Parent HNA Group is not listed in its own right. It has a perplexing and confounding corporate structure that involves stakes in many tourism-related businesses, and equally, plenty of noncore investments in totally different industries that have no overlap with its core business.
Last decade, HNA embarked on a US$50 billion expansion that saw it build a large portfolio of trophy overseas real estate and holdings. It bought a 9.9% stake in Deutsche Bank (DB) that made it one of the bank's largest shareholders. It also paid US$6.3 billion for a 25% stake in Hilton Worldwide Holdings (HLT) , making it the hotel chain's largest shareholder.
Convoluted corporate structures are common in China, as we also see with Evergrande, and often are used to obscure the real ownership of companies. Founders mask their ownership by holding voting shares in separate classes of stock or in parent holding companies, leaving it to appear that a listed subsidiary is a public company when in reality insiders control voting rights and the direction of the business.
The flashy purchases of overseas holdings drew the scrutiny of Chinese regulators. Concerned that Chinese companies were overextending themselves and entering industries that they knew nothing about, authorities began asking how HNA Group financed its purchases. All of a sudden, the group threw the jet thrusters into reverse and the company began to sell off holdings. It sold the airport services manager Swissport and the electronics distributor Ingram Micro and said it would focus on airlines and tourism.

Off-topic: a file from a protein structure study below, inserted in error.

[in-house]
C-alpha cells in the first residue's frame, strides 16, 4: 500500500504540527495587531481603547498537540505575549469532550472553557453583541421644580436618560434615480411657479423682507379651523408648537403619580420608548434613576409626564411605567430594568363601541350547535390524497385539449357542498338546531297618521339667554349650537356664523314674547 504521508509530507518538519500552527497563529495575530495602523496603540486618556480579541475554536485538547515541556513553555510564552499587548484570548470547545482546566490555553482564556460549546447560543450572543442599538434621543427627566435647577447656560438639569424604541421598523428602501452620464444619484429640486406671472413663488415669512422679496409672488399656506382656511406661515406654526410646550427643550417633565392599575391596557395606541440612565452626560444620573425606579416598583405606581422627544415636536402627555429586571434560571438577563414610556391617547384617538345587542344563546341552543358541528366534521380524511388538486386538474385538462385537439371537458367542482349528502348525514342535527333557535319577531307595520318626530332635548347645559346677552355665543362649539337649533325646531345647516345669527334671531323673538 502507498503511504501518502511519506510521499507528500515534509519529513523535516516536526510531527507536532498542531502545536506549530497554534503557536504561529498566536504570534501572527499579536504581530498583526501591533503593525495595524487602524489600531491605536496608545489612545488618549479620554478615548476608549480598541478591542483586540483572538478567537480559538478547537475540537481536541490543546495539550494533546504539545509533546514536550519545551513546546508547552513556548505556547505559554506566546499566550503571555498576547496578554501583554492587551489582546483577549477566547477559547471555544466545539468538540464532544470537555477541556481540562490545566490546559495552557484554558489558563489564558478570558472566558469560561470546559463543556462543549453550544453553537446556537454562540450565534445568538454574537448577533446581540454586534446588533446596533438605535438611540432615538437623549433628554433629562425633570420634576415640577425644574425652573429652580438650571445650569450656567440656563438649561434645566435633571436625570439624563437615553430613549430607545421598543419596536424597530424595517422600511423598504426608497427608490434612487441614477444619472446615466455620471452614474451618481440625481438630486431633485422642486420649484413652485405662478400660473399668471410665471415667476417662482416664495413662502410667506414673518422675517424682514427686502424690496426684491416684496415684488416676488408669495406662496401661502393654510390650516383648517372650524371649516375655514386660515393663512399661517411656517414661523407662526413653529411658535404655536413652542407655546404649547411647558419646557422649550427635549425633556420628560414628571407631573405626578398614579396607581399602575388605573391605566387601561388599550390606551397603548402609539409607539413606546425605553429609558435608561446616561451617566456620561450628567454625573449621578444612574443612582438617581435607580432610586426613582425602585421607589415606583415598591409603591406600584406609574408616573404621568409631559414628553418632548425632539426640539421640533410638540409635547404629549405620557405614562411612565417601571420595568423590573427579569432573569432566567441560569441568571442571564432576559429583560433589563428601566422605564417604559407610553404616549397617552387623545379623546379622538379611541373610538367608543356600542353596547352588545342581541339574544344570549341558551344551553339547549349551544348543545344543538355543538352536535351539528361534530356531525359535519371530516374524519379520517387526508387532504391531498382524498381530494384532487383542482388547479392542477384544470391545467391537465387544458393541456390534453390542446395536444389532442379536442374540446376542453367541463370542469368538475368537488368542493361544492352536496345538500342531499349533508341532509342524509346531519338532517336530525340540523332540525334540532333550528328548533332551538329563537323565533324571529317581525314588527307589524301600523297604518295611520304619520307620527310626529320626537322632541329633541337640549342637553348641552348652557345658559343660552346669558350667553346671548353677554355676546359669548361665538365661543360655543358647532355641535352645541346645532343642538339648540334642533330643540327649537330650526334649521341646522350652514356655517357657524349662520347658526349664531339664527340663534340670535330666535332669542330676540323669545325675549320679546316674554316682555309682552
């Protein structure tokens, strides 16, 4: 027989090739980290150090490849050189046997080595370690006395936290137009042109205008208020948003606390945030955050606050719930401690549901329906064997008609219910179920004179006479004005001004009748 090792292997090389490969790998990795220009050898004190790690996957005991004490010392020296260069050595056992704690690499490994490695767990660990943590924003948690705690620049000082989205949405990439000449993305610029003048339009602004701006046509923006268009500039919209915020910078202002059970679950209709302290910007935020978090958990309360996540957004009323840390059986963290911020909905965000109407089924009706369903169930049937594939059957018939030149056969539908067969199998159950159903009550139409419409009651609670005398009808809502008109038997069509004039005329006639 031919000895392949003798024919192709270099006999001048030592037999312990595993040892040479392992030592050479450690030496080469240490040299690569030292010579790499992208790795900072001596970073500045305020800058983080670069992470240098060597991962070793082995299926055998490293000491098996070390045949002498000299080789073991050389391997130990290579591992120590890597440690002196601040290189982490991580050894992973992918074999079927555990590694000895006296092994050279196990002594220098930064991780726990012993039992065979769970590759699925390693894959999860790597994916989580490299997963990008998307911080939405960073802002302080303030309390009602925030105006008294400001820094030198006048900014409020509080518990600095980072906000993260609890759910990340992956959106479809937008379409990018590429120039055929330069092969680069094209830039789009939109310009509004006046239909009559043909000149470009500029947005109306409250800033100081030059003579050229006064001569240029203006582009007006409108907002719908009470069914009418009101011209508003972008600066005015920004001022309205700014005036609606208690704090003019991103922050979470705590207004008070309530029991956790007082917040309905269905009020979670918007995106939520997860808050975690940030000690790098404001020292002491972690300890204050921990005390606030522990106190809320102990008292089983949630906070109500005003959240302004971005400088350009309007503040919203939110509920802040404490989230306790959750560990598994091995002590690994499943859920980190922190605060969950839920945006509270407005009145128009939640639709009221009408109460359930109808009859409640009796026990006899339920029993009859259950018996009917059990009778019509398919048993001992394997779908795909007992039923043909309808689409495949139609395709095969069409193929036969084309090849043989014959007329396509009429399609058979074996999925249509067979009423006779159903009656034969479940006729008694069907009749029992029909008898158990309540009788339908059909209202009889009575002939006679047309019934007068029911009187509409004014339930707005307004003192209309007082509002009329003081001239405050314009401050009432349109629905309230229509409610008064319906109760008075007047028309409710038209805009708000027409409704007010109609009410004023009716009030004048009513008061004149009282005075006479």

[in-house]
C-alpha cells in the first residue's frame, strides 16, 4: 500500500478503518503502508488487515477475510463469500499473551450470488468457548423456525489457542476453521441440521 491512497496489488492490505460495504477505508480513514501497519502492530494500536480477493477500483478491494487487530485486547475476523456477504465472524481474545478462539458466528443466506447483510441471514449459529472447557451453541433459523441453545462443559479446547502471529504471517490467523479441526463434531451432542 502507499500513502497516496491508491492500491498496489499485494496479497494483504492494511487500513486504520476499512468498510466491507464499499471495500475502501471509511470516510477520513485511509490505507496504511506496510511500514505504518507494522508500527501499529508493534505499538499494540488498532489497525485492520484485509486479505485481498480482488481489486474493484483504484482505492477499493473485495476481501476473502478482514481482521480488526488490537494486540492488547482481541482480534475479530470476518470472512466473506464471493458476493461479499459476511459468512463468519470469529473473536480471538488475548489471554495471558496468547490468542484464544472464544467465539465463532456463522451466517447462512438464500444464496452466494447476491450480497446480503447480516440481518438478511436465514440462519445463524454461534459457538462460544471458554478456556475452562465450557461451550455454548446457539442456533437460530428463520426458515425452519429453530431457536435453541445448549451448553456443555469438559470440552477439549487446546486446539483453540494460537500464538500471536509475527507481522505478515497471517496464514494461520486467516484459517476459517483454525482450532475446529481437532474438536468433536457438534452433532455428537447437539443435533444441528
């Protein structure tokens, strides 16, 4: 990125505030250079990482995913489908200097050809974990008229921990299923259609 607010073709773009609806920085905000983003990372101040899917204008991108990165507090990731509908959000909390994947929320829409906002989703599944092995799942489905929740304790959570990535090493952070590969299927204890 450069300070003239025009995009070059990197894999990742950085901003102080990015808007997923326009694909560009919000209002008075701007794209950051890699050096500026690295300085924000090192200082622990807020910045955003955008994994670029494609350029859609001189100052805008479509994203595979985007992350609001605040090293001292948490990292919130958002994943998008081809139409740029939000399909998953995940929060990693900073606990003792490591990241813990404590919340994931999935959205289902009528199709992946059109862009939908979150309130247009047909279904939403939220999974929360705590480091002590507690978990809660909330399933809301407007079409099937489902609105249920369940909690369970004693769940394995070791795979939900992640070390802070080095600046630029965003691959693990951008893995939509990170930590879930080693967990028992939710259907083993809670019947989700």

When it became clear that the group had overextended itself, a team from Hainan Province entered the company and began a forced restructuring. Its debts at one point exceeded US$100 billion.
Under the terms discussed today, unsecured, small creditors who are owed up to C¥100,000 (US$15,500) will be repaid in full, according to Reuters. Debts above that amount will be paid partly in Hainan Airlines shares, partly by HNA, and partly by other companies. The HNA Group would be split into four new business units, with the equity held by old shareholders wiped out.
Its Hong Kong-listed subsidiary HNA Technology Investment (HK:2086), which makes smart cards and smart-card readers, has advanced 30% so far this year.